BEN JAMES highlights the need to stabilise soil or aggregate to construct better roads and optimally use scarce resources in India.
Indian road infrastructure is undergoing phenomenal growth for the past 15 years and will continue to grow at higher rates in coming years under the Ministry of Road Transport and Highways. Accordingly, the requirement of soil or aggregate for infrastructure has increased and reached a level where availability of basic materials has become a constraint on development. Non-availability of suitable soil and aggregates has made projects unviable and cost-prohibitive. Some projects are running into significant overruns as a direct consequence. All these factors have delayed several important projects, and in some cases, state governments are even denying development in certain aggregate-deficient regions. This scarcity will increase further considering environmental conservation and restriction on mining in several states. Although aggregate scarcity is a pan-India problem, it is most pronounced in northern Uttar Pradesh, Bihar, Odisha, West Bengal, Punjab and Haryana.
It is public knowledge that the ministry is considering making the use of road recycling (reusing in-situ materials) technologies mandatory for a significant percentage of road development in these states. This will help increase the speed of construction and close the gap on Minister Nitin Gadkari´s target of 40 km of National Highways per day. Also, India has an existing road network of over 4,689,842 km, the second largest in the world. Most of these roads are in poor condition and need rehabilitation and constant maintenance. The government is also widening and extending these existing highways and state expressways.
The stabilisation of soil or aggregate is being used worldwide towards optimal usage of scarce resources. Although soil stabilisation has existed in Indian codes for the past several decades, in reality, the concept is yet to be utilised on ground in any significance, whereas other western economies use recycling technology extensively. The concept of ´cold in place recycling´ (CIPR) has recently been incorporated in IRC-37(2012) and CIPR and cement-treated base (CTB) has been approved by NHAI in a few projects, such as NH-2 by contractor GRT. This is only just starting to be applied as general practice.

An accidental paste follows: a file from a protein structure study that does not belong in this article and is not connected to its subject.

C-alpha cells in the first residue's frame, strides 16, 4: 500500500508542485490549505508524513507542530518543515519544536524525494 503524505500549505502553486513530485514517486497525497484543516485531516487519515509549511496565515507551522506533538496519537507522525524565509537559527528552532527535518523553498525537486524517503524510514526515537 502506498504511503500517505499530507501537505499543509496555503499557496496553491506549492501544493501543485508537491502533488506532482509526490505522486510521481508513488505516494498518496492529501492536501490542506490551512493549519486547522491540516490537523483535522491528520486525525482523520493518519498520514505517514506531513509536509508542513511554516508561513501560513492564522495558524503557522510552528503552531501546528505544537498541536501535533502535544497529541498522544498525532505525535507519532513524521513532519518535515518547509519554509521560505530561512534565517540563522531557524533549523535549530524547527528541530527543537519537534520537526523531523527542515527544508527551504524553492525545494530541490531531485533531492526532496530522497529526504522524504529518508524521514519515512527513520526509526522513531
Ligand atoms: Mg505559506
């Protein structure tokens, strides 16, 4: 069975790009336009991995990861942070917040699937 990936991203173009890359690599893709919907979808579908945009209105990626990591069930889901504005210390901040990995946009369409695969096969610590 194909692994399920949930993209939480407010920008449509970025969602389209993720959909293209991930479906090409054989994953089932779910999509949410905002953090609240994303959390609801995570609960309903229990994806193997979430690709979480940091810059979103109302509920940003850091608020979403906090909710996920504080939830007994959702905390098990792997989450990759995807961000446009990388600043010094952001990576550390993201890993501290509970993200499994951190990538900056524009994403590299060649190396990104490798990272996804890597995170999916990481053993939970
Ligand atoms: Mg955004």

These two concepts - soil or aggregate stabilisation and CIPR- provide a comprehensive solution for rehabilitation of the existing road network and greenfield road construction. The incorporation of proper stabilisation techniques involves sophisticated and heavy equipment of German make, ensuring more durable and longer lasting roads. Irrespective of which region we refer to, the techniques work for all roads pan-India.
The road stabilisation process can be divided into three major components: ´ Design process and codes: Stabilisation and CIPR requirements in Indian design codes have been adopted from AUSTROADS (Australia) and need further updating with respect to gradation requirements of materials to be stabilised. The material requirements and envelope shall include larger size particles and shall be flexible as soon as strength requirements are met. The use of CTB and CIPR provide far greater strength than conventional methods. This modification will allow engineers to utilise existing materials up-to GSB layer (granular base layer). This will also allow usage of locally-available marginal materials. Specialised laboratory equipment also needs to be developed in India; currently, this is being imported at a high cost. After witnessing the incredible speed of construction when CIPR technology is used, many firms are now opting for ´redesign´ of their pavements and requesting the same be approved for incorporation by NHAI.
Stabilisation agents (materials): The stabilisation process is the recycling of damaged wear surface homogenised with in-situ base lair beneath that can use a wide range of agents, ie, soil-aggregate mix, lime, cement, fly-ash, foundry sand, slag, foamed bitumen, emulsion, polymers and other proprietary chemical stabilisers. These materials are readily available in India and there is a shift to ensure further incorporation of these materials in road construction.
Stabilisation equipment: Specialised heavy road recyclers capable of cutting existing soil or aggregate or asphalt, mixing in place, adding water and other stabilisation agents as per requirement, speed independent stabilisation agent spreader (cement, lime, polymer etc), heavy pad-foot rollers (20 tonne static and 40 tonne dynamic capacity) and pneumatic tyre rollers are essential components of the stabilisation process in general. Currently, only a select few have these type of machineries and capabilities in India. There is also only a handful of specialised manufactures who have taken the initiative to set up in India. However, there is no current production of these machines in India.
Both CIPR and equipment manufacturing are potentially massive growth sectors, especially once CIPR becomes mainstream. Through this technique, one can expect approximately 5-10 per cent reductions in the cost.
About the Author:
Ben WH James, Founder and CEO, GRT India, has been instrumental in establishing GRT International´s presence in India and plays a vital role across all functions, including policy, finance, business development, operations and strategy.
To share your views on this article, write in at feedback@ConstructionWorld.in